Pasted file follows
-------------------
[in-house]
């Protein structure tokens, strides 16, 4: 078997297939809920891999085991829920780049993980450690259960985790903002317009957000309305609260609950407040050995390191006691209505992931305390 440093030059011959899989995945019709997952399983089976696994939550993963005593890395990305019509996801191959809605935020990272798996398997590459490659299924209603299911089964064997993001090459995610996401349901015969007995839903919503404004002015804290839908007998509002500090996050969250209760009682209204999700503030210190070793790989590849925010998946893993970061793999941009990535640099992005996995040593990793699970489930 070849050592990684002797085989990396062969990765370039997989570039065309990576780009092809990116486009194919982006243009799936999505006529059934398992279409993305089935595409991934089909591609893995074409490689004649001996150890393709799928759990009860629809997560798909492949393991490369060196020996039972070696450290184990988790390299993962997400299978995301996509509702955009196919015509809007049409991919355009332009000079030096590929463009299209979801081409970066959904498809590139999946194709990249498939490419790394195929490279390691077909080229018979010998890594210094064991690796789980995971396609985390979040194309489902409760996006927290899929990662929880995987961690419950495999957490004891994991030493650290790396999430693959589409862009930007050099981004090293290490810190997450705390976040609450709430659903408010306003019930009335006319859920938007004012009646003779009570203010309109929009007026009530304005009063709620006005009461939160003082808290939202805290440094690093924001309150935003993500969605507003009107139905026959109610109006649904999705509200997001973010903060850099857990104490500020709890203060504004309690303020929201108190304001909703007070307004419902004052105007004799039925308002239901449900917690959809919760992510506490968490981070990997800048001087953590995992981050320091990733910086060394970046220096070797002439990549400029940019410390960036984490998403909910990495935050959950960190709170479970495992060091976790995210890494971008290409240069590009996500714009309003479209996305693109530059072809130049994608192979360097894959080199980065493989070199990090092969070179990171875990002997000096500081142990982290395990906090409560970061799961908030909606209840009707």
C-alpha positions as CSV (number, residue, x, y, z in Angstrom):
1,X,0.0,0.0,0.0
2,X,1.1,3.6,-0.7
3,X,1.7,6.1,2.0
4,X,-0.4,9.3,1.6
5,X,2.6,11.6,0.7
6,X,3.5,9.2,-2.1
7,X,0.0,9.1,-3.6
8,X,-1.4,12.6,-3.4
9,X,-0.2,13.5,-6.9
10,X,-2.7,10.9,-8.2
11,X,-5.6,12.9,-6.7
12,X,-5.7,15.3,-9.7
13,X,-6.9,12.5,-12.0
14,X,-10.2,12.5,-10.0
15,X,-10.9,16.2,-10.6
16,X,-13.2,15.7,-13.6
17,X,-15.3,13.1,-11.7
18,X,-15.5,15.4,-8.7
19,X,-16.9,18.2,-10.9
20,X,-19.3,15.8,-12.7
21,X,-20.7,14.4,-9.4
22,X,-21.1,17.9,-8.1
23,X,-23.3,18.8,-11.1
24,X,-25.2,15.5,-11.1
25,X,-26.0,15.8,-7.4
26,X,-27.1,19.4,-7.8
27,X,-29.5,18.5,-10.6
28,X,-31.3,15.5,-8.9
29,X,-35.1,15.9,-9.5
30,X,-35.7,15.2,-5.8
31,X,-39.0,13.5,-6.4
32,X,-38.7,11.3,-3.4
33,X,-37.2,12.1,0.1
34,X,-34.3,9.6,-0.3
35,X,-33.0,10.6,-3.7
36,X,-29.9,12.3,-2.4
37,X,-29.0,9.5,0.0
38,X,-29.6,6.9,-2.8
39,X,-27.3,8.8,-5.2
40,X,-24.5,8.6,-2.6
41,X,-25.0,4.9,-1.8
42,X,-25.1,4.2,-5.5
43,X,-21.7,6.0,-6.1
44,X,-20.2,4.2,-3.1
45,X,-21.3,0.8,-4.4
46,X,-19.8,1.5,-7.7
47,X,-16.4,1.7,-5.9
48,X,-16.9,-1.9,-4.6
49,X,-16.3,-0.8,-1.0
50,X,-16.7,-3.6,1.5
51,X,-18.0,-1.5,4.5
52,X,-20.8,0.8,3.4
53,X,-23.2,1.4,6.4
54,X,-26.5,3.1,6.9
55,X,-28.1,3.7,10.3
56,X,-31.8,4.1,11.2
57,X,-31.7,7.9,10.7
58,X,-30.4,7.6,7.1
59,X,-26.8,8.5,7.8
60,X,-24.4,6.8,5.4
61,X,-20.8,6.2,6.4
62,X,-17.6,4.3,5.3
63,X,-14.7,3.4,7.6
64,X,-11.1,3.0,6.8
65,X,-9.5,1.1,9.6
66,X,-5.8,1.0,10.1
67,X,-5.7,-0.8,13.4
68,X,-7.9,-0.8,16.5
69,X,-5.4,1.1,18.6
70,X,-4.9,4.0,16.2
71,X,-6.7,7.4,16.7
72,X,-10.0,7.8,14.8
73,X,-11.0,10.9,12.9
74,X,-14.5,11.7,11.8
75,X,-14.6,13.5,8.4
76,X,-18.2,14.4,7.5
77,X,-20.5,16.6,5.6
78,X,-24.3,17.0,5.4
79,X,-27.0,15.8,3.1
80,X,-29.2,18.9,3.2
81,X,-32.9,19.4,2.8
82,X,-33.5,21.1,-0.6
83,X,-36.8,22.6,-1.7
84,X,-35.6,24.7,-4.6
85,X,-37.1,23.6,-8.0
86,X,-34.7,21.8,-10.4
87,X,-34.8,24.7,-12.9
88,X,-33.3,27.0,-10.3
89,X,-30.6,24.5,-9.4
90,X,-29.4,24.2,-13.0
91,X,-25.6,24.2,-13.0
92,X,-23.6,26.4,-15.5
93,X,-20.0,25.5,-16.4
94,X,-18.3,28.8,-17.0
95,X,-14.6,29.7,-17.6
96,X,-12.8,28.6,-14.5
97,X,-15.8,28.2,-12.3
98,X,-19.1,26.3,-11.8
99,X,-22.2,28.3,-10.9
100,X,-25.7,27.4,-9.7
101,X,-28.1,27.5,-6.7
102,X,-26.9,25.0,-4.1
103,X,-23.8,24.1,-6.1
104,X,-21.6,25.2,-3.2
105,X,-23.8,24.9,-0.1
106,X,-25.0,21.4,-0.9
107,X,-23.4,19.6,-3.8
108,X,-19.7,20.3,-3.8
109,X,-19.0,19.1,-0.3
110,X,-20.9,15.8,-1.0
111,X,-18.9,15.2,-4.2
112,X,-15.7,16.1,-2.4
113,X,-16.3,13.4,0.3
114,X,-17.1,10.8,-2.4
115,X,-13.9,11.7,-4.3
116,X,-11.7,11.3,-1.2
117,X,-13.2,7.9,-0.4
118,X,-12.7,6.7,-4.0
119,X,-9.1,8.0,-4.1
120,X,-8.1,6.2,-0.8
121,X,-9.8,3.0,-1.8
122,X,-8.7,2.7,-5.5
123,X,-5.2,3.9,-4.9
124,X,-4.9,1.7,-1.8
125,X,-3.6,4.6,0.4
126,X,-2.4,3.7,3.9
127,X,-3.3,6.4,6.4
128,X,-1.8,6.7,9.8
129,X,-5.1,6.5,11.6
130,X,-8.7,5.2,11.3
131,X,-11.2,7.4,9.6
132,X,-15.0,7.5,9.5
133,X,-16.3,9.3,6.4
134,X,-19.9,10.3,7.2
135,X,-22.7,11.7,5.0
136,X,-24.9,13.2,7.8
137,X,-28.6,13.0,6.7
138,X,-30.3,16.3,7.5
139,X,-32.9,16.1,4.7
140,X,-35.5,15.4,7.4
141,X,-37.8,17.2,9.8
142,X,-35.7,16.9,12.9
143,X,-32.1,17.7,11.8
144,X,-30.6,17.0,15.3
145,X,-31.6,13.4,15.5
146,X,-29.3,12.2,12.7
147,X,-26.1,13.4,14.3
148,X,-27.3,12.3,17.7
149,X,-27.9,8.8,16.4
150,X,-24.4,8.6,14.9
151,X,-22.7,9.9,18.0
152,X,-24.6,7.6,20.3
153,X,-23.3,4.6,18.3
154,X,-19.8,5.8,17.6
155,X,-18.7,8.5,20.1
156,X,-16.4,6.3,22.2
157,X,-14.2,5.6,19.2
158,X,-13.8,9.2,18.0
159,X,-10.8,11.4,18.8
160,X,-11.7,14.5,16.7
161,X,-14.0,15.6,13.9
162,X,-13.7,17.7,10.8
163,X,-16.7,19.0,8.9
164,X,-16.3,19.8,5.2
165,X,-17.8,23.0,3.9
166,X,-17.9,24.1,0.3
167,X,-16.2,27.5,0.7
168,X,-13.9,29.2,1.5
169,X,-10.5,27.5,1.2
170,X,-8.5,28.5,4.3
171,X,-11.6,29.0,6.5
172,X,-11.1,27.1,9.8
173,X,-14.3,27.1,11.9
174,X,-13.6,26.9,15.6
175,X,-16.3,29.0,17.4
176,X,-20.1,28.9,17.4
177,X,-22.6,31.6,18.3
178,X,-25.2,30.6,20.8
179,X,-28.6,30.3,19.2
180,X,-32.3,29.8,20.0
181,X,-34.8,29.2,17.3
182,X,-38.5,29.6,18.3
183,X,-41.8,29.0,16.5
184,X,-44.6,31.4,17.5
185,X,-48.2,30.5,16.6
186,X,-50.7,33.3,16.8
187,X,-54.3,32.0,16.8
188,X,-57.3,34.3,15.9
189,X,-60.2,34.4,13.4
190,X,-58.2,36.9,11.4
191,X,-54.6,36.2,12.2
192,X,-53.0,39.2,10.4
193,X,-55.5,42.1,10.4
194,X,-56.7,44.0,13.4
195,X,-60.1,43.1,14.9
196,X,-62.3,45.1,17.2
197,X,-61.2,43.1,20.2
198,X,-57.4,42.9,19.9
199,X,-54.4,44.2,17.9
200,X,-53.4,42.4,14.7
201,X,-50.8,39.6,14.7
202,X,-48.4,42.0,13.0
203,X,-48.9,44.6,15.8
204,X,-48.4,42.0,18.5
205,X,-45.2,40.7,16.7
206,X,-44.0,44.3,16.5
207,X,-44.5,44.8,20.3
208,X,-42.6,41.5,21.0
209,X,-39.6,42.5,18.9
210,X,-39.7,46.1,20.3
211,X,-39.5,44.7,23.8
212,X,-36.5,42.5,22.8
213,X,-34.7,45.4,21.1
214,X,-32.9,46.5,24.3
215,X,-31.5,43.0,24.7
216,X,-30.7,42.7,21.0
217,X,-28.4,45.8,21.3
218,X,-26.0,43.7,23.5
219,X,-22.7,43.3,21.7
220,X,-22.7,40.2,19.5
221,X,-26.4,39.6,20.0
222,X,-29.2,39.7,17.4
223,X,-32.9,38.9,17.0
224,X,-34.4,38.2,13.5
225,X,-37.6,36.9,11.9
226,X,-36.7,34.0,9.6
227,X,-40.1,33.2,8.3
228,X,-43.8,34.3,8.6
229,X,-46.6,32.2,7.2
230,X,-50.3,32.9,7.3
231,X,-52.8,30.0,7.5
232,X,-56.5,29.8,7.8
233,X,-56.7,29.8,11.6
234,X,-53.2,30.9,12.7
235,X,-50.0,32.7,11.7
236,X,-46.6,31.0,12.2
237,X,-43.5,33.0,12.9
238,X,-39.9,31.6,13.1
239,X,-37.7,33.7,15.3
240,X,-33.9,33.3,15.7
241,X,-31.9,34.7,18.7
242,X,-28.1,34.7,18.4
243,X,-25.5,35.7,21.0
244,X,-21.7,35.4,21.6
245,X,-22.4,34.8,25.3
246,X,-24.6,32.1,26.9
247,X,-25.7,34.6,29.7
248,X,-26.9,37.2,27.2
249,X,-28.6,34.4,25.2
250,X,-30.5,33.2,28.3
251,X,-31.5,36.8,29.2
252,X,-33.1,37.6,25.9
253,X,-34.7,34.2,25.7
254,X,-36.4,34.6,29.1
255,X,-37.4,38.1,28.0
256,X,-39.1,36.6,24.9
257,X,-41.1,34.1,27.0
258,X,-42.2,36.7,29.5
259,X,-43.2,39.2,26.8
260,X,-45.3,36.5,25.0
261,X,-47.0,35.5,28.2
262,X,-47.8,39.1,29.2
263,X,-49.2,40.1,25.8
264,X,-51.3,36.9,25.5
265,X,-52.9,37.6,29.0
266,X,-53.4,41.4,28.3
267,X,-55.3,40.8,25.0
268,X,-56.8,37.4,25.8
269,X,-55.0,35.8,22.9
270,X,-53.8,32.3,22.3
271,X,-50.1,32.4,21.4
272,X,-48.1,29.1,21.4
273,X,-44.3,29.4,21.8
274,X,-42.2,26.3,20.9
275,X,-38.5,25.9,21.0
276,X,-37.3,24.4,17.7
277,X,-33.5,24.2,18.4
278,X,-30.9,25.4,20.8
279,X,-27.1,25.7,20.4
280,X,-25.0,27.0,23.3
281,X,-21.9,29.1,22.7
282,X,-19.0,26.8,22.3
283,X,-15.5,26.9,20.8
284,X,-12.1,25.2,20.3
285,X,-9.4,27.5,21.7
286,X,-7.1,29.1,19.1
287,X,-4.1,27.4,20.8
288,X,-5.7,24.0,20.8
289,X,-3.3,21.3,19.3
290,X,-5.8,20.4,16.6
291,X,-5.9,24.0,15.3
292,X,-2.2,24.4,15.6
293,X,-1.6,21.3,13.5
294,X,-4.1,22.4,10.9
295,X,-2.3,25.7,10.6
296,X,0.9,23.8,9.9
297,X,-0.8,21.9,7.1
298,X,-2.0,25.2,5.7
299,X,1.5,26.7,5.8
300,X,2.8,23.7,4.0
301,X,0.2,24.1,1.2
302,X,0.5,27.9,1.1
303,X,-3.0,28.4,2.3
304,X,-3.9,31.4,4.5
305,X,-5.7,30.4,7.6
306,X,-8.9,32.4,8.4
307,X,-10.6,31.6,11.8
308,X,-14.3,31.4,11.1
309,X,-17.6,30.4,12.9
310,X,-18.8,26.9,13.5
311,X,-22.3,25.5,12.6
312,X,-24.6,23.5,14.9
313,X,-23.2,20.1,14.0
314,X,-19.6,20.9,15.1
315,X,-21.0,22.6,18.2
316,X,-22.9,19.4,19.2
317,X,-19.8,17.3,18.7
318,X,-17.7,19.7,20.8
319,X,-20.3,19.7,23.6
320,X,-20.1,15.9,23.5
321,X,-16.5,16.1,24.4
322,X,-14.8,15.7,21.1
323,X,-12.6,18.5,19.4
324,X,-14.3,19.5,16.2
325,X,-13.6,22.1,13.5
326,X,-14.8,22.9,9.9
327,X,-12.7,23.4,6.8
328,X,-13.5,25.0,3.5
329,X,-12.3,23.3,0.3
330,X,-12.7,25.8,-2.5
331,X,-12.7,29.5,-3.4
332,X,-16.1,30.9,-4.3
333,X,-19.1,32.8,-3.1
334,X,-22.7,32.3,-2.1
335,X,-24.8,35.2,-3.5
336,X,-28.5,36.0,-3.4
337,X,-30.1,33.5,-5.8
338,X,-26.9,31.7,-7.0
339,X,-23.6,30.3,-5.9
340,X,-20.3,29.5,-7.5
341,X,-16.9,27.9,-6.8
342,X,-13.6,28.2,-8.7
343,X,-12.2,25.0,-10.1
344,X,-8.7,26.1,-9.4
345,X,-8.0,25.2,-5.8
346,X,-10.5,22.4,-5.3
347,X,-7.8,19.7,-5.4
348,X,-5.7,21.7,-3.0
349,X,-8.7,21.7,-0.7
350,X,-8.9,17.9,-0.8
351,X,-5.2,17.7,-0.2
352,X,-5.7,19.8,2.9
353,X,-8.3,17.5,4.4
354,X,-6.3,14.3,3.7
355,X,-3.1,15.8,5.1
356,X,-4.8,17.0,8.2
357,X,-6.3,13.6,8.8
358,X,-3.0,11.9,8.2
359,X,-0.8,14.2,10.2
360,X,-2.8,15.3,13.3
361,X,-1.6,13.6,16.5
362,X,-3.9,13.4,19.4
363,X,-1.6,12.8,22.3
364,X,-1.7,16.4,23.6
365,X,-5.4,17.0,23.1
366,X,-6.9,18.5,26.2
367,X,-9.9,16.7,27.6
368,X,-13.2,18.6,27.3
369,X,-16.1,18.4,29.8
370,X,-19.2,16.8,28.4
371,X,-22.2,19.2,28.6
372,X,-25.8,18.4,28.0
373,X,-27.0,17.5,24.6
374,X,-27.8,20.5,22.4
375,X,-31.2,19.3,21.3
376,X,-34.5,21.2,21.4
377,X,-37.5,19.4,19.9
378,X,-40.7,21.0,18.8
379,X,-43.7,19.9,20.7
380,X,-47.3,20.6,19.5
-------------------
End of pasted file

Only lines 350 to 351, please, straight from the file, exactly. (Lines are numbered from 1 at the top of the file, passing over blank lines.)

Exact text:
347,X,-7.8,19.7,-5.4
348,X,-5.7,21.7,-3.0